Udvada, on the other hand, is frozen in time. The precinct around the Iranshah remains very much Parsi. An exclusive little conclave. Unlike the cacophony outside the Navsari Atashbehram (though sublimely peaceful within), there is a respectful silence around the Iranshah and the row of all Parsi owned houses in the adjoining lane. Even the vendor on the cycle, selling home-made ice cream, markets his produce in hushed tones. The largish housing complex, constructed by a Parsi builder for Parsis only, is quiet. In the monsoon, the swell of the Arabian Sea looks sinister, from the balcony of one of the buildings in this complex. If you walk in a straight line on the beach, you can reach Nargol or even Valsad. From this balcony, you can see the ruins of a demolished building, which was once the Majestic Hotel known for its sea views and sumptuous breakfasts. The family, which owned it, dissipated; a lonely matriarch in her final days lost her mind in a tragic end to a bustling hotel. One of its competitors, the King’s Hotel, also on the beach, vanished similarly. The Globe, owned by the Sidhwa family, survives with some of its gargantuan rooms and fried boi (river fish). We remember a middle-aged Bapsy Sidhwa instructing us to rub off the rakhiya (holy ash) from our forehead, lest some juddin see or touch it. The upstart Ashishvangh Hotel is the Globe’s only competition, if you exclude the spanking new Sir J. J. Dharamshala. If you desire a break from the heavy duty carnivorous feasts, you can obtain a tiffin containing the most delicious Gujarati meal. The same establishment also sells home ground spices at rock bottom prices (what on earth is GST?).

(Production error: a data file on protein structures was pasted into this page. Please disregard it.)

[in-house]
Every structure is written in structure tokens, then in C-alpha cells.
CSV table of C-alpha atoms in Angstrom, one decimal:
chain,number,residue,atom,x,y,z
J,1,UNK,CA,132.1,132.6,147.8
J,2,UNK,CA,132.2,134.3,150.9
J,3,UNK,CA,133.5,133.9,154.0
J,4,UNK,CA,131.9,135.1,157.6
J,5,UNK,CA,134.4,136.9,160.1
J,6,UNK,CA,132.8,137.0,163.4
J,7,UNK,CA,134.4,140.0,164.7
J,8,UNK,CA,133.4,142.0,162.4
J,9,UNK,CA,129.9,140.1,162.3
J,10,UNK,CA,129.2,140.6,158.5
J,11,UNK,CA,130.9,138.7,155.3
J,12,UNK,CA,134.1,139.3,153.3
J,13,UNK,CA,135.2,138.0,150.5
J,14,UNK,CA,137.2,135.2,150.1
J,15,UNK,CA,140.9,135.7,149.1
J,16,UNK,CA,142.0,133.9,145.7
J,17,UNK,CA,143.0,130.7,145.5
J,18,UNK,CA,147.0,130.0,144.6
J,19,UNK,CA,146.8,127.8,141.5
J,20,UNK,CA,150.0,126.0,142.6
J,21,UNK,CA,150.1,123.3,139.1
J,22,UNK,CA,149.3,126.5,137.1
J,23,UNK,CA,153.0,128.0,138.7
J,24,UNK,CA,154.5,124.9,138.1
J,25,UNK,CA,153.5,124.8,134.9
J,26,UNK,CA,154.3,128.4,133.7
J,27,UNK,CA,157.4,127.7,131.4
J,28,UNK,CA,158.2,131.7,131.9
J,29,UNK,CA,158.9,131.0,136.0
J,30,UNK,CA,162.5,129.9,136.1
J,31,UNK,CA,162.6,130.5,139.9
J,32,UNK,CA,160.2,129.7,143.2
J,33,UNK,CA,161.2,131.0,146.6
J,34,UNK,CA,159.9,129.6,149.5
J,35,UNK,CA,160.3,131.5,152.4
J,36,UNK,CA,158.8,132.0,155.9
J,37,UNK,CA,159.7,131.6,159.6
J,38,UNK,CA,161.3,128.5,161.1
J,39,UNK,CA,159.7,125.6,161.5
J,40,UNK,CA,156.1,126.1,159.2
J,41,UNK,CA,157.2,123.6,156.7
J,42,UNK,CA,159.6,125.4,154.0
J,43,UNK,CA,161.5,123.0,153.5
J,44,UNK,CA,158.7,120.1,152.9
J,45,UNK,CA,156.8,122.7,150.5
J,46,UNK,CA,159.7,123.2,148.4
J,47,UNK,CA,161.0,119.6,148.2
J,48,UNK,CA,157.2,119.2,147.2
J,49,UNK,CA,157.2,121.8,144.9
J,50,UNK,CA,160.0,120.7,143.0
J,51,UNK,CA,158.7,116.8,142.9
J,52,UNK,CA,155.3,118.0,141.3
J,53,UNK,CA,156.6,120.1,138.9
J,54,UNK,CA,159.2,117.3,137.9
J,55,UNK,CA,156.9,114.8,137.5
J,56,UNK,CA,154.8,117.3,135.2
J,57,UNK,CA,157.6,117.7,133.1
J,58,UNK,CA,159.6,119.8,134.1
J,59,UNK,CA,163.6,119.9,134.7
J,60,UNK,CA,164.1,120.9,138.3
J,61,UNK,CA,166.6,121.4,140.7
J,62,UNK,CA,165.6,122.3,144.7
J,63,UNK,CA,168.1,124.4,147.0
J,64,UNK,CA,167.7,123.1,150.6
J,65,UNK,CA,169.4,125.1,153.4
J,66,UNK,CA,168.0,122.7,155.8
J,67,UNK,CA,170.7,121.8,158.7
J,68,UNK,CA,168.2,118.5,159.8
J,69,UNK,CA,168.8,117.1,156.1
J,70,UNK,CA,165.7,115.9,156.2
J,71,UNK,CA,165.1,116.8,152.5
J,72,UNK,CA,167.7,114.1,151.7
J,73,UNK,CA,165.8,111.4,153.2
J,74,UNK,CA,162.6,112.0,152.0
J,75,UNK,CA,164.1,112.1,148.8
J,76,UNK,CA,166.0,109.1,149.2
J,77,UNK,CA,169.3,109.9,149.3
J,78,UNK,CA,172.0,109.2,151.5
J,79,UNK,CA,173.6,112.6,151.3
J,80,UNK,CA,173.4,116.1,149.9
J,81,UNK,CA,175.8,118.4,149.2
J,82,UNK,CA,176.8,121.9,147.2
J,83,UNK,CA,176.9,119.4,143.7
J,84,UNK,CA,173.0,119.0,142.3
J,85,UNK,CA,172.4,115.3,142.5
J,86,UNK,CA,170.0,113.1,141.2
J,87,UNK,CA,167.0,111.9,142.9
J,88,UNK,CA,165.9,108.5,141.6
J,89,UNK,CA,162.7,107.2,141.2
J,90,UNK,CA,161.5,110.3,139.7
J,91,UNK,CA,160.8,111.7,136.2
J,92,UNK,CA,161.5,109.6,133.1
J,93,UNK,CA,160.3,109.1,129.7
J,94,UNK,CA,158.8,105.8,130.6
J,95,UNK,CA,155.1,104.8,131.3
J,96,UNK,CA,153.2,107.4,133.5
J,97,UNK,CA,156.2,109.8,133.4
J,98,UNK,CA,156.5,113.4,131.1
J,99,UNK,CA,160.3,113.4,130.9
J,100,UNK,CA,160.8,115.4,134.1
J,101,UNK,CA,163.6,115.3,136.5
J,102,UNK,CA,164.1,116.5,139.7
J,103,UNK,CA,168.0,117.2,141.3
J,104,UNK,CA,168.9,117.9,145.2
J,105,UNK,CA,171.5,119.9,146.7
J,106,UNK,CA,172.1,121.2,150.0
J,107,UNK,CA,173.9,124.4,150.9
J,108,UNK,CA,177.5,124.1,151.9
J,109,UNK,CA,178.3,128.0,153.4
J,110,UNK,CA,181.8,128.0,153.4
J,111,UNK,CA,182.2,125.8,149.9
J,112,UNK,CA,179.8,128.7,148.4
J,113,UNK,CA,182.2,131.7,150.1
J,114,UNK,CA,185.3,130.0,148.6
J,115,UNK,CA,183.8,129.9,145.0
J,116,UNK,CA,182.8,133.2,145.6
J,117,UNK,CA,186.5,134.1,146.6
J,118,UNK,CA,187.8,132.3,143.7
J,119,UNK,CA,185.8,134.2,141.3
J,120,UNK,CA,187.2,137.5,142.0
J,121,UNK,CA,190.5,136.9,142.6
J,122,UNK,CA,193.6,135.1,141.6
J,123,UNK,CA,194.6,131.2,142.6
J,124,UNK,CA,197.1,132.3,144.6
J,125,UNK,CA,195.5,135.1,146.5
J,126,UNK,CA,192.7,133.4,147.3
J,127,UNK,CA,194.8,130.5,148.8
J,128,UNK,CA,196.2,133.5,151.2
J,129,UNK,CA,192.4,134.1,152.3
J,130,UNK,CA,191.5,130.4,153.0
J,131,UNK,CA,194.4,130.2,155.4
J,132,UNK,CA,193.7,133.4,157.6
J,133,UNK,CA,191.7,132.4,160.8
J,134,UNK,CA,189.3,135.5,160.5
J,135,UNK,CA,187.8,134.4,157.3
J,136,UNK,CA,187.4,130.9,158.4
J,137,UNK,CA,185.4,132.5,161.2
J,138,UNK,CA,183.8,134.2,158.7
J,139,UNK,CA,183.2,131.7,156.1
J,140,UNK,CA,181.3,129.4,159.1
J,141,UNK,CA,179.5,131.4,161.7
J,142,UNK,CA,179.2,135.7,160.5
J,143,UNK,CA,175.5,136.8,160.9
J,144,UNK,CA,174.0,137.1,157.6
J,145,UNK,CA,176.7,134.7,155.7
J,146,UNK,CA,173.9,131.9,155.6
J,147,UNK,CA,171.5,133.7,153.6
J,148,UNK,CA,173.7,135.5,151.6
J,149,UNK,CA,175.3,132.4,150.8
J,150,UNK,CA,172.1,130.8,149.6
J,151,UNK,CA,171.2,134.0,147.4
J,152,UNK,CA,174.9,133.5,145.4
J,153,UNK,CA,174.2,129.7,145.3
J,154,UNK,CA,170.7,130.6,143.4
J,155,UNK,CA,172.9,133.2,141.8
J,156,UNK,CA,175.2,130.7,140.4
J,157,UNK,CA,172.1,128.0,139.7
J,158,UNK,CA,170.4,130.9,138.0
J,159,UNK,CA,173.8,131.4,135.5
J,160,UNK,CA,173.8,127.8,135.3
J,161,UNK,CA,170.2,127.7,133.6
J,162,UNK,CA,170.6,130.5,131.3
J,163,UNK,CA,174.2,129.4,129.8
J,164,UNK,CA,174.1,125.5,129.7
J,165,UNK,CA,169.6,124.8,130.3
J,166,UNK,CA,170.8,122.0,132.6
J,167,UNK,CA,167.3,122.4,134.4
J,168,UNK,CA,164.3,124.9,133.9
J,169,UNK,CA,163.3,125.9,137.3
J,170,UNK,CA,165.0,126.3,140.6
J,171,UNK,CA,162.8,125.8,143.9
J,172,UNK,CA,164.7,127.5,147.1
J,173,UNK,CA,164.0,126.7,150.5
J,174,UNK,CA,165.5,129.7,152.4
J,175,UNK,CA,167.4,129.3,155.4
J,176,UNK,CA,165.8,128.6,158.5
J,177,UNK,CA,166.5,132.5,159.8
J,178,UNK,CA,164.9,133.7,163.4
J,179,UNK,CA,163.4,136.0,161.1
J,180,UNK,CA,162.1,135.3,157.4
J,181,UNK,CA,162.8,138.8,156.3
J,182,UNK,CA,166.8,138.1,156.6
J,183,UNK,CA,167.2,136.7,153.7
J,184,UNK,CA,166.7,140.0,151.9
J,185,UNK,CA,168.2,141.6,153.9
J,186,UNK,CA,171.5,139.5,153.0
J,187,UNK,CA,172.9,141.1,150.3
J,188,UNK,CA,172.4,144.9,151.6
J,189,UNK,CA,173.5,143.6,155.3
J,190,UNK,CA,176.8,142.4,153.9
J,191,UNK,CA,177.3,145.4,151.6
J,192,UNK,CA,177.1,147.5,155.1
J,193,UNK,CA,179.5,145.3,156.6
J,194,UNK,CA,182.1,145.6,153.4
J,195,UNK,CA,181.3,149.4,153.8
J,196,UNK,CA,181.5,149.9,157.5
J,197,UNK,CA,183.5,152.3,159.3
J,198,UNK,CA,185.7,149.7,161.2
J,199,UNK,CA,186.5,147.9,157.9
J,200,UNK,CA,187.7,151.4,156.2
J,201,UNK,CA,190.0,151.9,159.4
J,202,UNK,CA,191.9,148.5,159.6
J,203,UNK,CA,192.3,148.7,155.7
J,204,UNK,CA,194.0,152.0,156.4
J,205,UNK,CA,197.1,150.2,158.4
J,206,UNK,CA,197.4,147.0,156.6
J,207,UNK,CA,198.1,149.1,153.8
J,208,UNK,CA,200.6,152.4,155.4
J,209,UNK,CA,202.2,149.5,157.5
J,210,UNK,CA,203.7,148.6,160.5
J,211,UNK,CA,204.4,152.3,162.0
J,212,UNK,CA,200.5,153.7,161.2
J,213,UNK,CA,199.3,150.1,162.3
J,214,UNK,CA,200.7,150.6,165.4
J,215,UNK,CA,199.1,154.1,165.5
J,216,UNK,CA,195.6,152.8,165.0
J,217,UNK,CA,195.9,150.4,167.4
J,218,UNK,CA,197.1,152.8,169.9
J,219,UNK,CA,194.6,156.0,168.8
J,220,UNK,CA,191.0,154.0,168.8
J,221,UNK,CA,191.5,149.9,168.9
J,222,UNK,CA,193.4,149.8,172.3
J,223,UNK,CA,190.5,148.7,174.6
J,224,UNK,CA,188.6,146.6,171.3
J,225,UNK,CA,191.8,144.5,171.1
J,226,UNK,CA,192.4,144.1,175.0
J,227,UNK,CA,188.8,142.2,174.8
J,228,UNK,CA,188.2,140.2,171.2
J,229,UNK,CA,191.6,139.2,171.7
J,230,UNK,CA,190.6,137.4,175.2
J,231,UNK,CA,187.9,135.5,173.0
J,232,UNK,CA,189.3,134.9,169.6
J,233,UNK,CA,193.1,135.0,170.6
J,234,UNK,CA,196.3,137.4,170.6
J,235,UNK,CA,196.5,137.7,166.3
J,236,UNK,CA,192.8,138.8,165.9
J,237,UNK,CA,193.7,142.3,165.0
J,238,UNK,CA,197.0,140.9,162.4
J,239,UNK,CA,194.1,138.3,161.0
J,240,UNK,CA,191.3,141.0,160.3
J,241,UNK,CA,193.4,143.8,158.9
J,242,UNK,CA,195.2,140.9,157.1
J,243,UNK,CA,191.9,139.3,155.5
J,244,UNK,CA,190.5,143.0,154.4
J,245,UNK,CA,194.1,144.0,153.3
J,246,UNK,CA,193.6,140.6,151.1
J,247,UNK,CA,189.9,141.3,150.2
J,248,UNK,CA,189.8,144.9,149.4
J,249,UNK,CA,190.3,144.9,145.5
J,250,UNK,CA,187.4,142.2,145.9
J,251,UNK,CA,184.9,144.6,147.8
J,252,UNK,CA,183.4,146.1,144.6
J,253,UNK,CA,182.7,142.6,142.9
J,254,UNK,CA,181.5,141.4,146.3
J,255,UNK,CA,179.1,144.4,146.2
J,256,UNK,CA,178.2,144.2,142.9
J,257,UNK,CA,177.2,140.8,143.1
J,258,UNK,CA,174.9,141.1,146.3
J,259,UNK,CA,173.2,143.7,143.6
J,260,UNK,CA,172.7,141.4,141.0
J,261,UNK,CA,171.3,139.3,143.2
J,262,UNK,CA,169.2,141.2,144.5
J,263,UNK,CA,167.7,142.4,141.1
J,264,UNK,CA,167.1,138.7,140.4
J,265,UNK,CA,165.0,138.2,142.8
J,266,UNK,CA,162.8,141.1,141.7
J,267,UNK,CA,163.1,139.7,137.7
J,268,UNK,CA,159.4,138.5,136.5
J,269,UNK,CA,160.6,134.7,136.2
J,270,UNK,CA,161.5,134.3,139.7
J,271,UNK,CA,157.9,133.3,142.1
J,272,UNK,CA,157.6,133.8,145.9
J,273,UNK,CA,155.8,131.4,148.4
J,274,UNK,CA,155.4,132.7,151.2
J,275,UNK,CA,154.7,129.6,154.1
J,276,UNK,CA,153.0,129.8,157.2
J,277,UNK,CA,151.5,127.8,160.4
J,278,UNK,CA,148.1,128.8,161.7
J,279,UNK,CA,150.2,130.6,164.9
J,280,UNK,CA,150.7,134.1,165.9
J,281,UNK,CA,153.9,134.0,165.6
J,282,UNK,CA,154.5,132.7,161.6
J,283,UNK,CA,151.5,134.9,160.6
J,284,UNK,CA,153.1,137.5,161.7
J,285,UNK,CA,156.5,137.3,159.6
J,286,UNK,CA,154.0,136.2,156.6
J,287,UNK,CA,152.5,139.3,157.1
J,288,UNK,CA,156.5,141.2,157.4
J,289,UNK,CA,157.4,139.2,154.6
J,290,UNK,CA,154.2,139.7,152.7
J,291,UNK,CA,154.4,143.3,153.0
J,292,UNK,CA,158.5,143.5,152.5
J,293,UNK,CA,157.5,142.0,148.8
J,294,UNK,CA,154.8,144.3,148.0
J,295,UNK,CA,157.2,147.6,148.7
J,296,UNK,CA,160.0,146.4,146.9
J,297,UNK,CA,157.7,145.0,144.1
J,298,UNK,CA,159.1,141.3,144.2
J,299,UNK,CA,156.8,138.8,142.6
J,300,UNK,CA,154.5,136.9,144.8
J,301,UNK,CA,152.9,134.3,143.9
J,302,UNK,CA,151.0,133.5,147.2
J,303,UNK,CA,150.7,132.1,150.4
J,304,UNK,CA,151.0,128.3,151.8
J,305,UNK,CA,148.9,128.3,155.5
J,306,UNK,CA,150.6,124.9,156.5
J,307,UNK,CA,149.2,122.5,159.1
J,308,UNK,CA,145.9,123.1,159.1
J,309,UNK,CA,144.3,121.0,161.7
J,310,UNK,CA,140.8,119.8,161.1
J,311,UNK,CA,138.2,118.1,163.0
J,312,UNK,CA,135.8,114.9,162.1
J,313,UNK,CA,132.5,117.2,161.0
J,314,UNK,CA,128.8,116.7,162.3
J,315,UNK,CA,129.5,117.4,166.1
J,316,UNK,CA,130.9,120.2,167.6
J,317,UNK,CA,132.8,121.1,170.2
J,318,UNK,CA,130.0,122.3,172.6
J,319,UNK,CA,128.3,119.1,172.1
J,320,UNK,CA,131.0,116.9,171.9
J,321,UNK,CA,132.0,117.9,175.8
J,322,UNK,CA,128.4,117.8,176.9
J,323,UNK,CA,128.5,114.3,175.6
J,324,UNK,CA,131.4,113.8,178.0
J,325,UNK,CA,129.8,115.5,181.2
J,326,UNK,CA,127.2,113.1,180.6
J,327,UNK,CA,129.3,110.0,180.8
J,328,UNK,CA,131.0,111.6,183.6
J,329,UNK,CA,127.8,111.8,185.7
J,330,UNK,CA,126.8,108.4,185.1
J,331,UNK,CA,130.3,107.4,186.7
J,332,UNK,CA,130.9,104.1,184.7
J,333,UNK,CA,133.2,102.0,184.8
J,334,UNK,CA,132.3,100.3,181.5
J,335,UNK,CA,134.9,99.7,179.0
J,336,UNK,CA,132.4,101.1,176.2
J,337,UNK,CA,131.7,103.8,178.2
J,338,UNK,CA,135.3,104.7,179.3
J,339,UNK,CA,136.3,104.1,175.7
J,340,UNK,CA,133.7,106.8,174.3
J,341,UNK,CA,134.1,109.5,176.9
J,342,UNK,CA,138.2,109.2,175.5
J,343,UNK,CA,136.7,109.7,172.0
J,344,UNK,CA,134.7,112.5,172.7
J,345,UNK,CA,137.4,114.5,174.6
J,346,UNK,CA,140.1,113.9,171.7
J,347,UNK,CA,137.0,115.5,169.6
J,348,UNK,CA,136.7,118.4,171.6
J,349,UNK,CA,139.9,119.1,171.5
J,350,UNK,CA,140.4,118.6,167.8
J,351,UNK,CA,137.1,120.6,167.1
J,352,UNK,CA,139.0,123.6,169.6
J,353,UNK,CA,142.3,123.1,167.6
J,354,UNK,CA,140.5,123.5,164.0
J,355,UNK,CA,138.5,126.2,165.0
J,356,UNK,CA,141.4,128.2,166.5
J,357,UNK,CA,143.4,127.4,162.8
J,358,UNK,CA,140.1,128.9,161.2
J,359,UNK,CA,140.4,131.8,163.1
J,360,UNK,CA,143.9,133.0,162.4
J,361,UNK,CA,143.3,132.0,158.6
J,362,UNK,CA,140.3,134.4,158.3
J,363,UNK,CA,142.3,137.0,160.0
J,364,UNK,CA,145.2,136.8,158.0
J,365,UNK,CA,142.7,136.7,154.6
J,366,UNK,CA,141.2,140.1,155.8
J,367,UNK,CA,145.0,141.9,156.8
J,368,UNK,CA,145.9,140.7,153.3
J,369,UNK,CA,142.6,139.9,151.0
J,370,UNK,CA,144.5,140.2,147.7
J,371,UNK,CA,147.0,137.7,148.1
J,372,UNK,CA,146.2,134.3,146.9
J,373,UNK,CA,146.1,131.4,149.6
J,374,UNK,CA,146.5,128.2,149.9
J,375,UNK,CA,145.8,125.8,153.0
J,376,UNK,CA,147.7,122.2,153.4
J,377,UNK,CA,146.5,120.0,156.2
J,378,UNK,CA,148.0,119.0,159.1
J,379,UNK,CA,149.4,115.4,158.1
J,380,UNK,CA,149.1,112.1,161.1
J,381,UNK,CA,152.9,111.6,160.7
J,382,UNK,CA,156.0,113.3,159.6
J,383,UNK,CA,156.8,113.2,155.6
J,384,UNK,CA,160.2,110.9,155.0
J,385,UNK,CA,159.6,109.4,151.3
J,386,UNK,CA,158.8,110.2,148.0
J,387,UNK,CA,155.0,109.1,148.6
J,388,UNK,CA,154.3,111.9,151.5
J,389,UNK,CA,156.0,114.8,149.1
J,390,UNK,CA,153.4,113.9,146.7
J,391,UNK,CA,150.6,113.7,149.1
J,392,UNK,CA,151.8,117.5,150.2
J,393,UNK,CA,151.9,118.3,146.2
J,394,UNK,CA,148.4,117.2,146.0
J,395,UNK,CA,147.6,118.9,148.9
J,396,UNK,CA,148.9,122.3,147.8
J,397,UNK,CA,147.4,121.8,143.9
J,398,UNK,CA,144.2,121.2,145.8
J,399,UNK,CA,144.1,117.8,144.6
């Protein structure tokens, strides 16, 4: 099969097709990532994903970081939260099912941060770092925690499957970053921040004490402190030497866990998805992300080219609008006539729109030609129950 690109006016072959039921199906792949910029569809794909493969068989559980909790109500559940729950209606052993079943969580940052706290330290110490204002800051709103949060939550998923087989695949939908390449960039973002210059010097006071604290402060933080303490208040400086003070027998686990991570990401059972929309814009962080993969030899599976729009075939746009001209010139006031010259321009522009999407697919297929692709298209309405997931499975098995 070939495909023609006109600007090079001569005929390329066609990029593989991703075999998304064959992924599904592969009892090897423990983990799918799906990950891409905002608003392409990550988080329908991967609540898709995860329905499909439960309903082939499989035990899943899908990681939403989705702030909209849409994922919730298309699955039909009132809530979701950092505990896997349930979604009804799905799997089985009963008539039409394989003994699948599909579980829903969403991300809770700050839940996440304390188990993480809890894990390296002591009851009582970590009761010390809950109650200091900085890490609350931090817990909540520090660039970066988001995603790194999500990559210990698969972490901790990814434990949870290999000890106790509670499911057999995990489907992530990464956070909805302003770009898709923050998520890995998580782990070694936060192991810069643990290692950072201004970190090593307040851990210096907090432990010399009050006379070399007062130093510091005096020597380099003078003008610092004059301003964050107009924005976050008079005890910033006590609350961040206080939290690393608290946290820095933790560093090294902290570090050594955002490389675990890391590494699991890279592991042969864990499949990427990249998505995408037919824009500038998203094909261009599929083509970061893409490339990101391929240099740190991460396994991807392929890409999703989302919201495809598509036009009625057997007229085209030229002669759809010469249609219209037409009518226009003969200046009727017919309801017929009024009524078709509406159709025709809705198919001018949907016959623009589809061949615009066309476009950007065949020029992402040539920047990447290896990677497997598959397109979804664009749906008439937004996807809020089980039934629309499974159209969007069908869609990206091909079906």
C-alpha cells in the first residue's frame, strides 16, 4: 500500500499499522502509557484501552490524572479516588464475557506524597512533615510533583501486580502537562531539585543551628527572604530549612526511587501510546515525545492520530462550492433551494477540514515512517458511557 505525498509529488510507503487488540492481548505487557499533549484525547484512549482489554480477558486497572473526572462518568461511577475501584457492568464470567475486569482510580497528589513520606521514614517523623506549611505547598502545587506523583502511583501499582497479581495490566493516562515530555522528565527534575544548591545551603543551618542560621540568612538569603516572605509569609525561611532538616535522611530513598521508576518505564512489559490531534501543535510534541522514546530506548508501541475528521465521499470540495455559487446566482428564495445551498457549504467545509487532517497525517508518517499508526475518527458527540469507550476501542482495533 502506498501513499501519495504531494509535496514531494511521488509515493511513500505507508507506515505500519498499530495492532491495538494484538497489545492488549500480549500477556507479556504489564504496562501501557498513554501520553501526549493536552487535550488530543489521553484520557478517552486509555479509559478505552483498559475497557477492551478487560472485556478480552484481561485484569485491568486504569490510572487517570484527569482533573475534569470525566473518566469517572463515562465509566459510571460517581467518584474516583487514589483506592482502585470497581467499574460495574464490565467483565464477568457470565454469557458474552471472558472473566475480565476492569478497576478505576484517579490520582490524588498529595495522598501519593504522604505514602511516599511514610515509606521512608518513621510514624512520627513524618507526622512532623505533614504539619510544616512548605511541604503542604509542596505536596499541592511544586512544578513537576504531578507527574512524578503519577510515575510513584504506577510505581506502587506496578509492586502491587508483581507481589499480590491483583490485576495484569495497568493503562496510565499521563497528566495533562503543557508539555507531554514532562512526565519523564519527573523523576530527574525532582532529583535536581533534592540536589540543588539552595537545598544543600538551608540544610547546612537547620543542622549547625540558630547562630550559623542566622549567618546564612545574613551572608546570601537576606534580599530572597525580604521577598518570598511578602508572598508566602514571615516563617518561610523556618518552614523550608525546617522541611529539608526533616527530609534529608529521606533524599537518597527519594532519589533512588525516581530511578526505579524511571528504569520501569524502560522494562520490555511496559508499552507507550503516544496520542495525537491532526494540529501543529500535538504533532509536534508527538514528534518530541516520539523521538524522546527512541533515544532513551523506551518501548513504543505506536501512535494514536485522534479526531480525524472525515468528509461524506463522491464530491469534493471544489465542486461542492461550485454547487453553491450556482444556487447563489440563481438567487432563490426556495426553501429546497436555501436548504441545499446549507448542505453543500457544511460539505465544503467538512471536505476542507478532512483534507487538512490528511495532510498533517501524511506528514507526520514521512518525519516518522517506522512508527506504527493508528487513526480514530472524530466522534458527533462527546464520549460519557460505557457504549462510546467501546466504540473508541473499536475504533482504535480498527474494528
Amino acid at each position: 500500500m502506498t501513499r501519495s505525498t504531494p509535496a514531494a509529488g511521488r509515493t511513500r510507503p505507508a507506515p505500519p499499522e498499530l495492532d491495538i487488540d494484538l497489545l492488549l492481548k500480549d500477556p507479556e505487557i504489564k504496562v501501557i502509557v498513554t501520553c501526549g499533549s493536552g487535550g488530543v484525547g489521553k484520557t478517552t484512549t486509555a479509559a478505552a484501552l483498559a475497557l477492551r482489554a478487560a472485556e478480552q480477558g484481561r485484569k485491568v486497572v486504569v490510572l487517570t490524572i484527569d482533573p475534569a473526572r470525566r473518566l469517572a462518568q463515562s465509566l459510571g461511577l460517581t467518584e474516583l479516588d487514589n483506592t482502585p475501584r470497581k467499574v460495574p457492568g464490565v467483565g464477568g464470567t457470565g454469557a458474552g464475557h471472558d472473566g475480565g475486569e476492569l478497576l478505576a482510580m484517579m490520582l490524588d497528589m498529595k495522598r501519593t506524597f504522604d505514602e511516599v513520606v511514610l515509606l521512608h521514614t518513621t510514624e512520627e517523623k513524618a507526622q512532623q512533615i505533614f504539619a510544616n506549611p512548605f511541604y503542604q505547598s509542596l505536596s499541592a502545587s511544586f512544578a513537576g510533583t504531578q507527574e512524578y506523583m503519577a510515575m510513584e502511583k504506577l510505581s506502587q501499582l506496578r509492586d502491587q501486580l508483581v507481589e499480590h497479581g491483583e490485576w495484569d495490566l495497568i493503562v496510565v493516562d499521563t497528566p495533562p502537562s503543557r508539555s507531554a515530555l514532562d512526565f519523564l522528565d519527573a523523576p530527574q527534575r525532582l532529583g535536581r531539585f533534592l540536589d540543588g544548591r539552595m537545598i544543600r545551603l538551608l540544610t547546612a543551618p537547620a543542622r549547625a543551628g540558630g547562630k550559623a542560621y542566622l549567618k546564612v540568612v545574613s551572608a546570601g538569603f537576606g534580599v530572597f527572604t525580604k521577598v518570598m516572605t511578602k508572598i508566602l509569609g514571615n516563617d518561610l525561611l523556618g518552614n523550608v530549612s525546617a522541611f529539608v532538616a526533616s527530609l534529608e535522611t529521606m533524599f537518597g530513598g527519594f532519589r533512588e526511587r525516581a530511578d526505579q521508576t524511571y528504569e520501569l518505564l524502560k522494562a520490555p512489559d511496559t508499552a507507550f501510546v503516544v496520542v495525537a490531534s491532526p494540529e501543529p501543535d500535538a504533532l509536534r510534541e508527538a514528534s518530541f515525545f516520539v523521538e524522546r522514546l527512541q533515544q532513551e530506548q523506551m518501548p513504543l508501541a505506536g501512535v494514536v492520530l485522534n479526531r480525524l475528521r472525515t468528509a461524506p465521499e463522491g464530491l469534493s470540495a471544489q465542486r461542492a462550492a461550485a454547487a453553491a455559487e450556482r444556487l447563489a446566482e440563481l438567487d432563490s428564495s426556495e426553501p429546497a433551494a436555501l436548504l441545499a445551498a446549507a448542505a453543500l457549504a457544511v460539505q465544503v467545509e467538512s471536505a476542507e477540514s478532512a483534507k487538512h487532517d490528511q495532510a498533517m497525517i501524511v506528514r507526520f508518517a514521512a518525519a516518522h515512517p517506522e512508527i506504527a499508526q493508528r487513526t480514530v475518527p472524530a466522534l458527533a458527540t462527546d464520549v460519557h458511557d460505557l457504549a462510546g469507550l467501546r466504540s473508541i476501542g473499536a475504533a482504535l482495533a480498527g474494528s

Navsari, on the other hand till recently, never had a single decent hotel. Jamshed Baug and Sorab Baug are, of course, great value for money and kept quite neat and clean; but no competition to the famed Parsi hotels of Udvada. Only once, we were compelled to spend a very uncomfortable night in some horrific Navsari juddin hotel after dumping the bedsheet and the pillow cover which had retained various remnants of the previous occupants. In its heydays, Navsari had the small Tarota bazar near the Atashbehram, and the larger market, 10 minutes away, where the Kolah clan, competing within, sold ice-cream, sarko (vinegar), pickles including garabh nu achaar, sandalwood, and other items of rural cuisine; along with many other Parsi service providers, all of whom have disappeared.
Udvada is firmly embedded in the community consciousness as the mandatory pilgrim place for paying obeisance to the Iranshah. The Navsari Atashbehram, despite its more splendid architecture, is a distant second. More critically, Navsari has lost its Parsiness. In Udvada, it is palpably evident. Elementary, my dear Watson, says the traditionalist. Uniqueness can be preserved only in an exclusive ghetto; otherwise, in a large set-up, one’s identity is bound to be obliterated. In our old age, we have to sheepishly agree.